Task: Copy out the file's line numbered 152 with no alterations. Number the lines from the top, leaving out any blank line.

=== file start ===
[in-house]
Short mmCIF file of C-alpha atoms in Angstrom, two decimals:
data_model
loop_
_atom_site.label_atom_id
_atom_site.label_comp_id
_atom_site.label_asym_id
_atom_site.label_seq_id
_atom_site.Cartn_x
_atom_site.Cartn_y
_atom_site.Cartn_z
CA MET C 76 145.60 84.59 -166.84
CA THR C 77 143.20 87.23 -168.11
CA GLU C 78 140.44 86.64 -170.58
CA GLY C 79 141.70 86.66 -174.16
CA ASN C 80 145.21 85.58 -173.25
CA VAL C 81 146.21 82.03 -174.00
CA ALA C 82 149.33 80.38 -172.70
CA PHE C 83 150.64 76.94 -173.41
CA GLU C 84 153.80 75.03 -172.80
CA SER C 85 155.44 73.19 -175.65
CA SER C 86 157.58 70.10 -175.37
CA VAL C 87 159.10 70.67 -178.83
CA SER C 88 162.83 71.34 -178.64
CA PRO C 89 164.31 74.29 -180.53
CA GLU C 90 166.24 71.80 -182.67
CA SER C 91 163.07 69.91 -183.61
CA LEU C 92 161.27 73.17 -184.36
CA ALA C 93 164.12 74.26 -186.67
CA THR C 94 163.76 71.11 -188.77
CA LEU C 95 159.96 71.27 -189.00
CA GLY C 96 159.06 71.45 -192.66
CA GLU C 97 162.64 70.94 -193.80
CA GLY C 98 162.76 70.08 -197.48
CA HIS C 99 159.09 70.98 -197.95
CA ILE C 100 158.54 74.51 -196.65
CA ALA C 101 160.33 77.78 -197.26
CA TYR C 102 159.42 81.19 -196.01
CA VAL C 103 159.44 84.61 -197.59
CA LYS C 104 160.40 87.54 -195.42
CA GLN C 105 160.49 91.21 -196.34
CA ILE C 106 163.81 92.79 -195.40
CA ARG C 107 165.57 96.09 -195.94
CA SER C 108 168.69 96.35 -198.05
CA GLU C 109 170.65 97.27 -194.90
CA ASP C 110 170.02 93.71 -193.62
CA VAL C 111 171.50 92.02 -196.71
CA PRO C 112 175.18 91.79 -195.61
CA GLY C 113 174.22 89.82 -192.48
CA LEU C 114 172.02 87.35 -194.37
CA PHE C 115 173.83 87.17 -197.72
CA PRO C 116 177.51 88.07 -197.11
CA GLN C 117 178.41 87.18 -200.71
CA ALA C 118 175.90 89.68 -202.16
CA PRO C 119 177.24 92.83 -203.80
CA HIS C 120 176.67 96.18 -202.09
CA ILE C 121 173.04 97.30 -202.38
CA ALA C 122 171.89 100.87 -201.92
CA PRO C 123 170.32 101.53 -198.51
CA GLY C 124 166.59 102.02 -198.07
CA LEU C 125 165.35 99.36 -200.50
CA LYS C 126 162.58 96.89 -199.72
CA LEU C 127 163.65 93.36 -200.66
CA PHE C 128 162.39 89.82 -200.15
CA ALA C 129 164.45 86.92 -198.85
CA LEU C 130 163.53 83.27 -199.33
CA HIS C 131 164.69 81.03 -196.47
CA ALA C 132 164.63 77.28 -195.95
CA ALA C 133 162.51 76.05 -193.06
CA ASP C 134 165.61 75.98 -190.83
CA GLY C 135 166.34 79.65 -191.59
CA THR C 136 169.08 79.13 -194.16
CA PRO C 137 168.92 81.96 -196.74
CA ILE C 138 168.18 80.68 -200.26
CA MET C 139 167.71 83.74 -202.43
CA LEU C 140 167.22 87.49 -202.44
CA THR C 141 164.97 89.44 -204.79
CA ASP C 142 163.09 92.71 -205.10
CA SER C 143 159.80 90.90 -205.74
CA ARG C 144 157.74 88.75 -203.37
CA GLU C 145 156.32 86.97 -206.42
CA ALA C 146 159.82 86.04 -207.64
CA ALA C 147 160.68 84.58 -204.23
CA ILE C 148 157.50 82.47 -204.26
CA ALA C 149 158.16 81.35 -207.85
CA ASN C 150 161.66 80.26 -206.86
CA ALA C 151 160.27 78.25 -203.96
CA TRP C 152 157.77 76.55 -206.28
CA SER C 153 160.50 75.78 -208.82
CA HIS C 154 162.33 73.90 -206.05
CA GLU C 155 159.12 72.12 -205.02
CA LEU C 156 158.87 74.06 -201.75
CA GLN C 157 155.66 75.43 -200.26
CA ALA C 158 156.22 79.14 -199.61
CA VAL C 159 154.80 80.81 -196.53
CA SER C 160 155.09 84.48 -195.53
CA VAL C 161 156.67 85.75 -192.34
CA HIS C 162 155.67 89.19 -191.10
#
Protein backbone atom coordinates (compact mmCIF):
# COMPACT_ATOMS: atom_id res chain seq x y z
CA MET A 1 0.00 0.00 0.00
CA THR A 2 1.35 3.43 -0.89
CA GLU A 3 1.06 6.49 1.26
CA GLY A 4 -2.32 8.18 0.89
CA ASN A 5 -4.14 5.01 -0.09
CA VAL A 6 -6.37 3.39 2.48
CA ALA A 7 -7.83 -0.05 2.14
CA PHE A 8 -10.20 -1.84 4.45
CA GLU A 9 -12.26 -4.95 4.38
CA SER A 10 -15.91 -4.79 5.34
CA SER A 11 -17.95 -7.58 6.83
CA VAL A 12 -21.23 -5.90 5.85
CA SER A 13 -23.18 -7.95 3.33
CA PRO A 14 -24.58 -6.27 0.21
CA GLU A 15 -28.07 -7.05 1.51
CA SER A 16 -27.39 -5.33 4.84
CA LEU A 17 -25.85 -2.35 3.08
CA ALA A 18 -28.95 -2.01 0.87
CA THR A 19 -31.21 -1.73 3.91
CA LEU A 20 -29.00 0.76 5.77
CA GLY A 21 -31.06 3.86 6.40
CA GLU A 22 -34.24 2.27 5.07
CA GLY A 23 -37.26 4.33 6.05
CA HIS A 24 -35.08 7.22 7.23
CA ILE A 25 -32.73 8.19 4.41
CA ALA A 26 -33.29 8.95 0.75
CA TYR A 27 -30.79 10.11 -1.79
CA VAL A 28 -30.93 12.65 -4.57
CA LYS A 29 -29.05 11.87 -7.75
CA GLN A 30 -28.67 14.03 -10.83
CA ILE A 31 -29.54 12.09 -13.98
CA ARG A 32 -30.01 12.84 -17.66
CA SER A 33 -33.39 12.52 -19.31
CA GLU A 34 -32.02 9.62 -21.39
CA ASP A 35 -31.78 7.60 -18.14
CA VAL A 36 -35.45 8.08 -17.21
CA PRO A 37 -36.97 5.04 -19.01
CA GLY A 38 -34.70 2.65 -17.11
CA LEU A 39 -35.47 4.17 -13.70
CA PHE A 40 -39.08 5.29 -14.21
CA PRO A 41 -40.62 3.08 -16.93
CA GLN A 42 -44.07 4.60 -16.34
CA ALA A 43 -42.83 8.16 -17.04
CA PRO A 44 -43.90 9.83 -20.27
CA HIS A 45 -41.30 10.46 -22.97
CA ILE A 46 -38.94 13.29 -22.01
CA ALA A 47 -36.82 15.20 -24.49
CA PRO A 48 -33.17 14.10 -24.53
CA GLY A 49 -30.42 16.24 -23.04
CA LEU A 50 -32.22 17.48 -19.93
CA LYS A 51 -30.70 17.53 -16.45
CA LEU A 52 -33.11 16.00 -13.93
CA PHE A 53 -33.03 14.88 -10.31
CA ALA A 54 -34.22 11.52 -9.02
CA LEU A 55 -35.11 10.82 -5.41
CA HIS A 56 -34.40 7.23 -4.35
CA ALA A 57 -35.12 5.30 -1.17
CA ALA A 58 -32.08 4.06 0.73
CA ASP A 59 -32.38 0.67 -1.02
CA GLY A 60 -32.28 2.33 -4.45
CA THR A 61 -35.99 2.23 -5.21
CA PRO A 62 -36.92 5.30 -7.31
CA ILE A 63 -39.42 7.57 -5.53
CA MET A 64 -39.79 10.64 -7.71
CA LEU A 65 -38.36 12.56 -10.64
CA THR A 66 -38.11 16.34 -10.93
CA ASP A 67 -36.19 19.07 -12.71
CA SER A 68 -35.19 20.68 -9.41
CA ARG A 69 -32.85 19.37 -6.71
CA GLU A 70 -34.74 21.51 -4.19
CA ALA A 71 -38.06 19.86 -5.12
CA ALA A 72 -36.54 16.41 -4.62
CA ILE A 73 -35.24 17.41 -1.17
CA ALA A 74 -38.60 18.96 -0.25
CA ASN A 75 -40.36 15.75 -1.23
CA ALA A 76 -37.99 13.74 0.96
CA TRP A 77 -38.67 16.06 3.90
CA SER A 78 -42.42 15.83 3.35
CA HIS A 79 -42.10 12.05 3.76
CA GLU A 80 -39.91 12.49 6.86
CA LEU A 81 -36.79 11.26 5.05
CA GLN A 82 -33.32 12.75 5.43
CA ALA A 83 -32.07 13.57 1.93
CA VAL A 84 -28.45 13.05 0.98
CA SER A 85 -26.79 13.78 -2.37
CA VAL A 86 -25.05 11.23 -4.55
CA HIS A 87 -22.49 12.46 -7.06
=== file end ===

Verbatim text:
CA LYS A 51 -30.70 17.53 -16.45